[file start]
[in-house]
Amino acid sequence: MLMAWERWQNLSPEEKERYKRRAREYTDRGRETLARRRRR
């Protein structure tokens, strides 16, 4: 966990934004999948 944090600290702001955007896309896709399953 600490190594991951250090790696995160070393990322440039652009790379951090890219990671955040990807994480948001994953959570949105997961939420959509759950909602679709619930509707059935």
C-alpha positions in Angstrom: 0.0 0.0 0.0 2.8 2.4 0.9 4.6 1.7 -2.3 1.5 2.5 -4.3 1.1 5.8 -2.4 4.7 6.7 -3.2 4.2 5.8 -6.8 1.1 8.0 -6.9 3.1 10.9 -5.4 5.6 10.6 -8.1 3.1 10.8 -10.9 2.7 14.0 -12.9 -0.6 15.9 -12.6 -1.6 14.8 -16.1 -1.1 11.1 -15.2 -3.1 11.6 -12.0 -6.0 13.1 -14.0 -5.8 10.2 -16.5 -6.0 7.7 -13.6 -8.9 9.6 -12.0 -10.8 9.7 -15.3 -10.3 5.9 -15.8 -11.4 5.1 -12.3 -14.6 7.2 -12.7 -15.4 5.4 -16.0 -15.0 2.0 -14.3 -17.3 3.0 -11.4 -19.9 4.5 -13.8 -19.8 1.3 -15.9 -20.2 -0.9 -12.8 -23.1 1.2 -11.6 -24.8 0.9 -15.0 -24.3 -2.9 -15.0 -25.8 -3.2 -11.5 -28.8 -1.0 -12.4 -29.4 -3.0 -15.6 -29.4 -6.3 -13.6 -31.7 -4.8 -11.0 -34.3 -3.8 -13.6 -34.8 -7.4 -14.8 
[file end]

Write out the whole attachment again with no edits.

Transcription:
[in-house]
Amino acid sequence: MLMAWERWQNLSPEEKERYKRRAREYTDRGRETLARRRRR
């Protein structure tokens, strides 16, 4: 966990934004999948 944090600290702001955007896309896709399953 600490190594991951250090790696995160070393990322440039652009790379951090890219990671955040990807994480948001994953959570949105997961939420959509759950909602679709619930509707059935």
C-alpha positions in Angstrom: 0.0 0.0 0.0 2.8 2.4 0.9 4.6 1.7 -2.3 1.5 2.5 -4.3 1.1 5.8 -2.4 4.7 6.7 -3.2 4.2 5.8 -6.8 1.1 8.0 -6.9 3.1 10.9 -5.4 5.6 10.6 -8.1 3.1 10.8 -10.9 2.7 14.0 -12.9 -0.6 15.9 -12.6 -1.6 14.8 -16.1 -1.1 11.1 -15.2 -3.1 11.6 -12.0 -6.0 13.1 -14.0 -5.8 10.2 -16.5 -6.0 7.7 -13.6 -8.9 9.6 -12.0 -10.8 9.7 -15.3 -10.3 5.9 -15.8 -11.4 5.1 -12.3 -14.6 7.2 -12.7 -15.4 5.4 -16.0 -15.0 2.0 -14.3 -17.3 3.0 -11.4 -19.9 4.5 -13.8 -19.8 1.3 -15.9 -20.2 -0.9 -12.8 -23.1 1.2 -11.6 -24.8 0.9 -15.0 -24.3 -2.9 -15.0 -25.8 -3.2 -11.5 -28.8 -1.0 -12.4 -29.4 -3.0 -15.6 -29.4 -6.3 -13.6 -31.7 -4.8 -11.0 -34.3 -3.8 -13.6 -34.8 -7.4 -14.8 